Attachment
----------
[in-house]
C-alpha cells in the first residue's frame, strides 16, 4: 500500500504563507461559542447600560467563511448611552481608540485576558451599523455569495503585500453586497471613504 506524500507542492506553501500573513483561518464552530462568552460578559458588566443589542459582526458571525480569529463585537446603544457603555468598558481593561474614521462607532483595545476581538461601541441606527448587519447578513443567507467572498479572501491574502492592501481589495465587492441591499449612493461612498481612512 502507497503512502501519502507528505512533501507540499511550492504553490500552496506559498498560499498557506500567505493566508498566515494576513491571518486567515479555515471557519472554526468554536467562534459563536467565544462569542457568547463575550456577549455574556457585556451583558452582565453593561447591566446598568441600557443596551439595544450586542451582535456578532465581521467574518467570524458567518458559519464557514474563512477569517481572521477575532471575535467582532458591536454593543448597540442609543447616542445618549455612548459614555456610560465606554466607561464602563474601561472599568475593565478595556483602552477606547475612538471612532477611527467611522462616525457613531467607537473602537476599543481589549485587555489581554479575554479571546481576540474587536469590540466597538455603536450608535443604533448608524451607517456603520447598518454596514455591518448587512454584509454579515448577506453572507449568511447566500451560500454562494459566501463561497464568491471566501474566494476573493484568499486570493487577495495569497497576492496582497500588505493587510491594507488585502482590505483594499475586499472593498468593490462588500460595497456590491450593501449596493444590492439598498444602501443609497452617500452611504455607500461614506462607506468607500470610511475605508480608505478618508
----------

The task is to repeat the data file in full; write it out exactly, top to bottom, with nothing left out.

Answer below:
[in-house]
C-alpha cells in the first residue's frame, strides 16, 4: 500500500504563507461559542447600560467563511448611552481608540485576558451599523455569495503585500453586497471613504 506524500507542492506553501500573513483561518464552530462568552460578559458588566443589542459582526458571525480569529463585537446603544457603555468598558481593561474614521462607532483595545476581538461601541441606527448587519447578513443567507467572498479572501491574502492592501481589495465587492441591499449612493461612498481612512 502507497503512502501519502507528505512533501507540499511550492504553490500552496506559498498560499498557506500567505493566508498566515494576513491571518486567515479555515471557519472554526468554536467562534459563536467565544462569542457568547463575550456577549455574556457585556451583558452582565453593561447591566446598568441600557443596551439595544450586542451582535456578532465581521467574518467570524458567518458559519464557514474563512477569517481572521477575532471575535467582532458591536454593543448597540442609543447616542445618549455612548459614555456610560465606554466607561464602563474601561472599568475593565478595556483602552477606547475612538471612532477611527467611522462616525457613531467607537473602537476599543481589549485587555489581554479575554479571546481576540474587536469590540466597538455603536450608535443604533448608524451607517456603520447598518454596514455591518448587512454584509454579515448577506453572507449568511447566500451560500454562494459566501463561497464568491471566501474566494476573493484568499486570493487577495495569497497576492496582497500588505493587510491594507488585502482590505483594499475586499472593498468593490462588500460595497456590491450593501449596493444590492439598498444602501443609497452617500452611504455607500461614506462607506468607500470610511475605508480608505478618508